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Film - Reviews and Times

Movies & Film Events: Week of Oct. 21

Movies & Film Events: Week of Oct. 21

Films This Week
Check out the movies playing around town.
With reviews and trailers.

 

 

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Film - Reviews and Times

Becoming John

Becoming John

Lennon's early life explored in evocative, irresistible 'Nowhere Boy'

rap your brain around this: had John Lennon lived, he would have been 70 years old last week. The world may have been cheated out of Lennon's third act, whatever it might have been, but we can celebrate the early life of this complex, driven, caustic and vital man with the ambitious biographical drama Nowhere Boy. Although it zeroes in on the brief span of time between teenage John's discovery of rock 'n' roll and the rise of his fledgling band on the local scene, this is in no way a Beatles musical. (Only a single charged, raucous chord of Beatles music is heard in the entire film—you'll know it when you hear it.) The focus here is not on the birth of an icon, but on the struggle of a conflicted teenage boy to become himself; emotionally as well as musically, the film hits all the right notes.

 

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Film - Reviews and Times

Waiting For Superman

Waiting For Superman

Davis Guggenheim's last documentary, An Inconvenient Truth, put the critical issue of climate change on the table for worldwide discussion (if not, sadly, much action). In his new film, Waiting For Superman, Guggenheim tackles a subject far less abstract and every bit as urgent: the education of America's children. Failure to arrest the ongoing decline in the quality of our school system in the last 30+ years could produce results as devastating as global warming, and far more tangible to the average American: dropouts, hopelessness, joblessness, increasing drug and crime rates, and overburdened judiciary and prison systems devouring tax dollars that would be much better spent on preventive education.

 

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Crop Circles

How the confusion over GMOs is undermining the organic movement

 

Two Fish Bound by a Golden Cord

Until March 20, (Spring Equinox), Earth and her kingdoms (mineral, plant, animal, human) experience the influence of Pisces, sign of the World Savior. Whereas the task of Aquarius is as world server, the Pisces task is saving the world—tasks given to the two fishes. Pisces never really enters matter, and as the last sign of the zodiac includes all the signs. During Pisces, having gathered all the gifts of the previous 11 signs, it is a good time to prepare for new initiating plans when Aries (sign of beginnings) begins. No wonder Pisces, like Scorpio, is so difficult (both are ruled by Pluto, planet of death, new life, regeneration, transformations). Both signs (with Scorpio drowning in dark and deep waters) find life on Earth a hardship, disorienting (from the spiritual perspective), at times feeling betrayed. Life is a paradox, especially for Pisces. Each zodiacal sign represents and distributes a different phase and facet (12) of the Soul’s diamond light, Pisces is the “Light of Life itself, ending forever the darkness of matter.” It takes two fish to complete this work (creating eventually an extraordinary human being). One fish turned toward the material world (in order to understand matter), the other fish toward the heavenly world. Around the two fish is a silvery cord binding them together. The two fish are forever bound until all of humanity is redeemed (lifted up into the Light). This is the dedication of all world saviors (Buddha, Christ, the NGWS). Thus the sacrifice and suffering experienced by Pisces. Knowing these things about Pisces, let us help them all we can. Sometimes all of humanity is Pisces.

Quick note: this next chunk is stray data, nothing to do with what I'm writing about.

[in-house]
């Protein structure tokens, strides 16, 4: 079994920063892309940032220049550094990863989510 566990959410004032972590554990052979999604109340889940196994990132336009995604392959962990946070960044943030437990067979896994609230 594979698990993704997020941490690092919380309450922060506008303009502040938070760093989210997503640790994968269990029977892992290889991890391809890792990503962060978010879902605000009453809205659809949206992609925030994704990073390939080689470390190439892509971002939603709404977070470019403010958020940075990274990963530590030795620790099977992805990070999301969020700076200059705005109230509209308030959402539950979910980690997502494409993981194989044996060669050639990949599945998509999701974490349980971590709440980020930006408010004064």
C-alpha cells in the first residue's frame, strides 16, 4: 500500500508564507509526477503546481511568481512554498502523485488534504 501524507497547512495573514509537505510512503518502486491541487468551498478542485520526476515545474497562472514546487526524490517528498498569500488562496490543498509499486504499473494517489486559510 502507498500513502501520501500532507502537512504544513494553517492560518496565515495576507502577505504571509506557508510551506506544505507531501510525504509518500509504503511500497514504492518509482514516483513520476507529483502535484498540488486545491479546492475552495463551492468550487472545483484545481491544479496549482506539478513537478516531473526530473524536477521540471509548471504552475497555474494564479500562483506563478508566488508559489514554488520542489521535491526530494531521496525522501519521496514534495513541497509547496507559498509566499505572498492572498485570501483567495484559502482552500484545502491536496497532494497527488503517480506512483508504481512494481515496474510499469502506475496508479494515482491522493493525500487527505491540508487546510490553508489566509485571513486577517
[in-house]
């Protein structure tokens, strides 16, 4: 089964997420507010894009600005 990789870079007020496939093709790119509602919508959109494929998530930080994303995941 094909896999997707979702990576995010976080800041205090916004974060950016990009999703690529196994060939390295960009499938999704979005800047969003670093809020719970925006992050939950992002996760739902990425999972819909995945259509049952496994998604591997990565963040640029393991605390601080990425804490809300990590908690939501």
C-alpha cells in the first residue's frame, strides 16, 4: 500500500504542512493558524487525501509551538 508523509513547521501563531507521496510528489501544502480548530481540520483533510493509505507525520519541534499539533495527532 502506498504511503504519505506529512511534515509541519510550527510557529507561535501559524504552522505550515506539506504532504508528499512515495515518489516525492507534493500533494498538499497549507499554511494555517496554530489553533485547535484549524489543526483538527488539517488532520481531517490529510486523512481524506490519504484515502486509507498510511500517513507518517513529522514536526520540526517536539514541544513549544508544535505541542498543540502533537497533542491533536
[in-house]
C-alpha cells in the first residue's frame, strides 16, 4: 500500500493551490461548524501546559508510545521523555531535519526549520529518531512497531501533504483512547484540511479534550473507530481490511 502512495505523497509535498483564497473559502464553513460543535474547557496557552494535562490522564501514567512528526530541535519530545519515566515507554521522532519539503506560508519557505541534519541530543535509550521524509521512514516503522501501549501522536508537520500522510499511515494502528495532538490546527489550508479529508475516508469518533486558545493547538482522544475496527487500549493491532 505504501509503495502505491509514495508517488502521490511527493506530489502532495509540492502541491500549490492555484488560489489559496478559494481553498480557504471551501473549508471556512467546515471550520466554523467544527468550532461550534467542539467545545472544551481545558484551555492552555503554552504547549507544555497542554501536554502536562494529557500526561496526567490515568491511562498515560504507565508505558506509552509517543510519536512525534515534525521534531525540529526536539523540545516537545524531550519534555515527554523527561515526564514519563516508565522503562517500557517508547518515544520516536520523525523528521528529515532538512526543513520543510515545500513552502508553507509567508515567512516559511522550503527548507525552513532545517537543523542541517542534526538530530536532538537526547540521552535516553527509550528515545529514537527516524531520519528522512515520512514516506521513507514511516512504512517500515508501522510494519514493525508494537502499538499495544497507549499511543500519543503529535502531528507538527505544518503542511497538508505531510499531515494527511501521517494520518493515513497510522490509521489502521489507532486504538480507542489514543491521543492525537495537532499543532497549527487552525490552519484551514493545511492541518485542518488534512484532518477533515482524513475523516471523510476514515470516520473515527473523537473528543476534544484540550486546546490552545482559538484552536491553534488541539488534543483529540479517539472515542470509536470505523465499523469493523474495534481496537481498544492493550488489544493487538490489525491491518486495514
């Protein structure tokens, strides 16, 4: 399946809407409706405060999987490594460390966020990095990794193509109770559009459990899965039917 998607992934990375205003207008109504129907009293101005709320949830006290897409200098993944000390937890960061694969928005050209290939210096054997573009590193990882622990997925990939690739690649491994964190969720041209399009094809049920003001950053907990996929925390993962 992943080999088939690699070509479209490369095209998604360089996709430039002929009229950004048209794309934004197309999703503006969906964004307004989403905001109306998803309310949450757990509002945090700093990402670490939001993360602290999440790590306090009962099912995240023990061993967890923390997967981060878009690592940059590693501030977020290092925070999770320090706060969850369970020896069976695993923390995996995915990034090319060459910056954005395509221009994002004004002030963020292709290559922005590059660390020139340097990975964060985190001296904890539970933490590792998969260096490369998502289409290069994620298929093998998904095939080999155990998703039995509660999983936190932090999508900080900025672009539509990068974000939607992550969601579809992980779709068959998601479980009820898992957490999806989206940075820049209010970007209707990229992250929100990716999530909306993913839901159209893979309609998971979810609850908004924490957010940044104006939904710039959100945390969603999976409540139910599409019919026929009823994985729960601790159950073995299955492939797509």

The New Tech Nexus

Community leaders in science and technology unite to form web-based networking program

 

Seal Change

Celtic selkie lore comes alive in dazzling ‘Song of the Sea’
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Teresa’s Gourmet Foods

New owners for Santa Cruz’s leading local salsa company

 

What defines a good dive bar?

It’s slightly dirty, and they serve cheap drinks. Stella Celeste, Santa Cruz, Barrista

 

Picchetti Winery

After enjoying its contents, I couldn’t throw away the empty bottle of Picchetti Winery’s Red Table Wine.

 

Happy Birthday, Manny

Manuel’s turns 50, farmers market steel head pairs with Pinot, and a Birichino Malvasia